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Top Ten Solutions to Game Master ‘Oops!’ Moments

This can happen to the most experienced Game Masters. Accidentally killing the entire party due to underestimating the strength of a monster, overestimating the skills of the party, or by pure bad luck. A contingency plan for an “oops!” moment? Let’s look at it.
Steve Dean: Game Master Oops Moment.
Photo: Harmony Lawrence / Pixabay

Hello! This time, I’ll be listing a few solutions to those moments when the Game Master accidentally kills the entire party due to underestimating the strength of a monster, overestimating the skills of the party, or by pure bad luck. (Never because the Game Master wasn’t paying attention.) This can happen to the most experienced Game Masters, so there should always be a contingency plan. These things can also be used in a planned way, having the characters beaten unconscious and waking up somewhere strange as part of the campaign.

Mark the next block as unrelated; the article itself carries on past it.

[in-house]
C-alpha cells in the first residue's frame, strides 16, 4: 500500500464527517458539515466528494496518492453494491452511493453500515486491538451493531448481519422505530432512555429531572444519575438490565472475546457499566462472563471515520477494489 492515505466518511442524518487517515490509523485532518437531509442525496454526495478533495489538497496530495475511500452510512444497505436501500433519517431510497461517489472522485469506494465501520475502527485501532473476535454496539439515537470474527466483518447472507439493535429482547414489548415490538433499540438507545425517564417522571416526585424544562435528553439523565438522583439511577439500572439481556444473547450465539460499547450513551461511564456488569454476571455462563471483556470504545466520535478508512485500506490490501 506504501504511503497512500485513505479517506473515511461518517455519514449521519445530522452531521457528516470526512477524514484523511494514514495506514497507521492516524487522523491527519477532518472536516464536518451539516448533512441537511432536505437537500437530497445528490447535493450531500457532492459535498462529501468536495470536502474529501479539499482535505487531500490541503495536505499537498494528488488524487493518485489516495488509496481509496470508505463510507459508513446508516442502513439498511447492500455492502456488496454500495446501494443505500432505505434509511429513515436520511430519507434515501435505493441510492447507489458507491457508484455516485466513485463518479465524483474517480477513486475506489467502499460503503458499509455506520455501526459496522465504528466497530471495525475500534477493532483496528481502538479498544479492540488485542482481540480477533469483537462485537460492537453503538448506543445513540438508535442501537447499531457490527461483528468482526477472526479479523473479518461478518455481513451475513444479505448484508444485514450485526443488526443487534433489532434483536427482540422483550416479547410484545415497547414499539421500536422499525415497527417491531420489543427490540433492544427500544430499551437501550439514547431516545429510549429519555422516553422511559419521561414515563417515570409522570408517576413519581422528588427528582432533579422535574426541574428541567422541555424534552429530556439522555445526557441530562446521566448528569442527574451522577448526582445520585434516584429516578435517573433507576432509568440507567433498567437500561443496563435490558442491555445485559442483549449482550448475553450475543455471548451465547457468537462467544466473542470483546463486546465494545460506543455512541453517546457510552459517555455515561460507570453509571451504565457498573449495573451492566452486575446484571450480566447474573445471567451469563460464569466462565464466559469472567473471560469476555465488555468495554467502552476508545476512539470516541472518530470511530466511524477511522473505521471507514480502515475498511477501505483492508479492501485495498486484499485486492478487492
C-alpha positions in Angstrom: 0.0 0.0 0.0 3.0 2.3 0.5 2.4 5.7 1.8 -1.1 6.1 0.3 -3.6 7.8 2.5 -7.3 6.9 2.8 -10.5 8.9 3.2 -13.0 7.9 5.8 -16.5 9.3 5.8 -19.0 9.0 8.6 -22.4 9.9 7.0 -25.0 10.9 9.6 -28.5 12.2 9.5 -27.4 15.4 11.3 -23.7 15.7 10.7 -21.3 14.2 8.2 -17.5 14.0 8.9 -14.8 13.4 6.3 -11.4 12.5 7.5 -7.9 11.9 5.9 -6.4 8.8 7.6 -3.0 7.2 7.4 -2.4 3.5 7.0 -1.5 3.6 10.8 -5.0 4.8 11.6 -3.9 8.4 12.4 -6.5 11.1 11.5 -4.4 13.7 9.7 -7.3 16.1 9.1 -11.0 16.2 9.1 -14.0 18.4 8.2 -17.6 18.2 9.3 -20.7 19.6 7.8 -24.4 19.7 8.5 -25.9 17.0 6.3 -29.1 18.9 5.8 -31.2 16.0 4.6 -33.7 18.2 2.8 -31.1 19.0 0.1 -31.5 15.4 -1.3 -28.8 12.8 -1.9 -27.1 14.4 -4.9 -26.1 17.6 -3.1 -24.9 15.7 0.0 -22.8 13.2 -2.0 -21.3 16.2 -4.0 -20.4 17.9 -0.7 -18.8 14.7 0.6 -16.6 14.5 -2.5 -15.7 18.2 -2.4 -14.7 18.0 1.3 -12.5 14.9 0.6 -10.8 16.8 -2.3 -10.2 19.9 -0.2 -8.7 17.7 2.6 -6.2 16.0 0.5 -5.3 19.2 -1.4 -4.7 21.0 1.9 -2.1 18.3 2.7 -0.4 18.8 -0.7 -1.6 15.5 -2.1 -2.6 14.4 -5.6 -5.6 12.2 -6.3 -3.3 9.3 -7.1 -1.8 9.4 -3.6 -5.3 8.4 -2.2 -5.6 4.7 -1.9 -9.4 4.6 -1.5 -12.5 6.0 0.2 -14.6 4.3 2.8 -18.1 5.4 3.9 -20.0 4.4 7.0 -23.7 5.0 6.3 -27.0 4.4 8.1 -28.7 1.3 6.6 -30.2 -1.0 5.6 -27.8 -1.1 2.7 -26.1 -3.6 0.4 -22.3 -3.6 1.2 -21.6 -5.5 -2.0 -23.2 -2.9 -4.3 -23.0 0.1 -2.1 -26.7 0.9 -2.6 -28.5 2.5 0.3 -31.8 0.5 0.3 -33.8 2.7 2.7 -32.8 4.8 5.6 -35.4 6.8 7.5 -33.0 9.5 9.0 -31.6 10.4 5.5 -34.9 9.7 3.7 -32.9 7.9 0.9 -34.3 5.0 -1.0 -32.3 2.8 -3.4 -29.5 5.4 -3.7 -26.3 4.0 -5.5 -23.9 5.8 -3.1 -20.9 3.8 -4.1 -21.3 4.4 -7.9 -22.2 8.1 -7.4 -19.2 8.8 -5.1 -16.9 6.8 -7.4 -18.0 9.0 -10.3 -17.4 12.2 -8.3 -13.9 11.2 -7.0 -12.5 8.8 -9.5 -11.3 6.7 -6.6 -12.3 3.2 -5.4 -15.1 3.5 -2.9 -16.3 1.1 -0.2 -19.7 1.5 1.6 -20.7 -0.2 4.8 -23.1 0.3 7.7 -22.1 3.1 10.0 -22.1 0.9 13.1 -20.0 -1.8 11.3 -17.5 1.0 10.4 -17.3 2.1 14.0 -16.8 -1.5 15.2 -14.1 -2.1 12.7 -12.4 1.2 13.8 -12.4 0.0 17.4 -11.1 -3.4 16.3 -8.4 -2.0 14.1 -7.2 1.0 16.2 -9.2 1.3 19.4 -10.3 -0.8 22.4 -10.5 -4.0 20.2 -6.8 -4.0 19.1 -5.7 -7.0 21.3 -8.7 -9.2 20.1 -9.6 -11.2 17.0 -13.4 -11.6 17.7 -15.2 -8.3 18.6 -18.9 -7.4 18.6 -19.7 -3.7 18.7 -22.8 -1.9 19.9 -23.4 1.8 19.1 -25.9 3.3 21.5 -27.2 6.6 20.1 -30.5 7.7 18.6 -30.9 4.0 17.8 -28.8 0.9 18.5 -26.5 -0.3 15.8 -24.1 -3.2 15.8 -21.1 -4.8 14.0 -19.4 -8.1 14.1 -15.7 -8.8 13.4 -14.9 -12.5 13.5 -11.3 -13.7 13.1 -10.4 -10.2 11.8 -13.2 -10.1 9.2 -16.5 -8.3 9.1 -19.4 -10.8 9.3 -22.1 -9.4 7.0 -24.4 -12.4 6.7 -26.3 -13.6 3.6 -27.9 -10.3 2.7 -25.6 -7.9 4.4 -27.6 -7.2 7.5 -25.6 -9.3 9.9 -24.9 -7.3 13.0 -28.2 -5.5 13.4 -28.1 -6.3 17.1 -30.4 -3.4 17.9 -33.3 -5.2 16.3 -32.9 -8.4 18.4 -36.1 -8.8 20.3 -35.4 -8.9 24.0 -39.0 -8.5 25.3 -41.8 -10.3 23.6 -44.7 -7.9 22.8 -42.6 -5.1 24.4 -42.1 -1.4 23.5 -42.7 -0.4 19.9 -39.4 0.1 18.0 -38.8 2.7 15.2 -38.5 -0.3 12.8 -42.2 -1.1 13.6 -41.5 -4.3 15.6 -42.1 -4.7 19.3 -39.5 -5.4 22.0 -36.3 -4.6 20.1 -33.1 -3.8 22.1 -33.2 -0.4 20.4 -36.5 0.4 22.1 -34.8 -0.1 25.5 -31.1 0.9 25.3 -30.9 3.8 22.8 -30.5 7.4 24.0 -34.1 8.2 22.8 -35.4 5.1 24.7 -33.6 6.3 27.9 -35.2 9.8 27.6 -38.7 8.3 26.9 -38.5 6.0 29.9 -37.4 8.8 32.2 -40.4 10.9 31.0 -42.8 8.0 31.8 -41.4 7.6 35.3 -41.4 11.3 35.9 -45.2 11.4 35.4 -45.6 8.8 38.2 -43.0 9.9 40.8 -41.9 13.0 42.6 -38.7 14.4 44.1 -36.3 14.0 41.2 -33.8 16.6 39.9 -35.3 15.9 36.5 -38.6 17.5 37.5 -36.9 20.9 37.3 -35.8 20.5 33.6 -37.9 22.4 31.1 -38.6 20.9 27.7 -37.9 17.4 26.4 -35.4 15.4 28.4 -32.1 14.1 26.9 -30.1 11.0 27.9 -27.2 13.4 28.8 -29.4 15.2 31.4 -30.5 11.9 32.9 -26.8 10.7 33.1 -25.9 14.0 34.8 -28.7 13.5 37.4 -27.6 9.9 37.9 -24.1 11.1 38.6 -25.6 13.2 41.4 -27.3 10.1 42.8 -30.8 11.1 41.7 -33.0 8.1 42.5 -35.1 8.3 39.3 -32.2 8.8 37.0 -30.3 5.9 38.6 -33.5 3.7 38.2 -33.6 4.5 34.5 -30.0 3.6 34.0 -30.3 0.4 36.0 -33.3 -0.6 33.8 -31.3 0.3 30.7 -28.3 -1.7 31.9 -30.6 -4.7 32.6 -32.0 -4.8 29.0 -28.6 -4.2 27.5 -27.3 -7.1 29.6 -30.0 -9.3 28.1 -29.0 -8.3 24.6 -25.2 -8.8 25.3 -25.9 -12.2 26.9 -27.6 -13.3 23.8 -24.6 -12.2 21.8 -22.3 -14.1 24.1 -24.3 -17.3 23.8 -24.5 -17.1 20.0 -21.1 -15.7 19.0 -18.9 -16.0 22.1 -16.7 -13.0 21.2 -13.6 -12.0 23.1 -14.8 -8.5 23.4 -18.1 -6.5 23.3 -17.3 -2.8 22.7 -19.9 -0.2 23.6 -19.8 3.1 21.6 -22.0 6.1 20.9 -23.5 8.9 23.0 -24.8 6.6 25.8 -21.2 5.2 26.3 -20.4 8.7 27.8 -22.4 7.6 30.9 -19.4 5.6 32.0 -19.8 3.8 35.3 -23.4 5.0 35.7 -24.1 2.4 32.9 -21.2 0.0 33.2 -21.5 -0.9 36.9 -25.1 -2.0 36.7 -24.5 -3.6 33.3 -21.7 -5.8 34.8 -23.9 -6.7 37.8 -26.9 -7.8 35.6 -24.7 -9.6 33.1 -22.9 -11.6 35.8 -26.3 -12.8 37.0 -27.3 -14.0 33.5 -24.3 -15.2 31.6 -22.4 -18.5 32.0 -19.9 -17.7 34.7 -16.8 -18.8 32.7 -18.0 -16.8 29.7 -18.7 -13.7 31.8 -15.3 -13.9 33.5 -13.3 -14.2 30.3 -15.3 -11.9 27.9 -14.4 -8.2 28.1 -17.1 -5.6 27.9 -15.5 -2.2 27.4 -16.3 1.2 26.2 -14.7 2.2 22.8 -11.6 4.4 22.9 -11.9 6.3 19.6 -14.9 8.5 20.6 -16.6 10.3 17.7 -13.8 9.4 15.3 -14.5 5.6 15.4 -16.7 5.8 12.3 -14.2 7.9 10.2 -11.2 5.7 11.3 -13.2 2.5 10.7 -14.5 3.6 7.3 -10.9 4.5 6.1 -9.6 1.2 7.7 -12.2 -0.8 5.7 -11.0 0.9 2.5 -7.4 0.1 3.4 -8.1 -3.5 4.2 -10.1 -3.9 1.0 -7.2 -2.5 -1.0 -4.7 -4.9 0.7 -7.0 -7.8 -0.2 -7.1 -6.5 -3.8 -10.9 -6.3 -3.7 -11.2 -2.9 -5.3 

10. Leave Them Dead

You might not think this is an ideal solution but by using this method, it proves to your players their characters can die permanently, which adds to the sense of peril when their new characters get into trouble. This one is more appropriate near the start of a campaign when the new characters can continue it if that’s what the Game Master wants. Writers of all kinds use this method to create tension and concern for characters, often creating a main character whose only purpose is to die.

9. Enter Stage Left, The Super-Being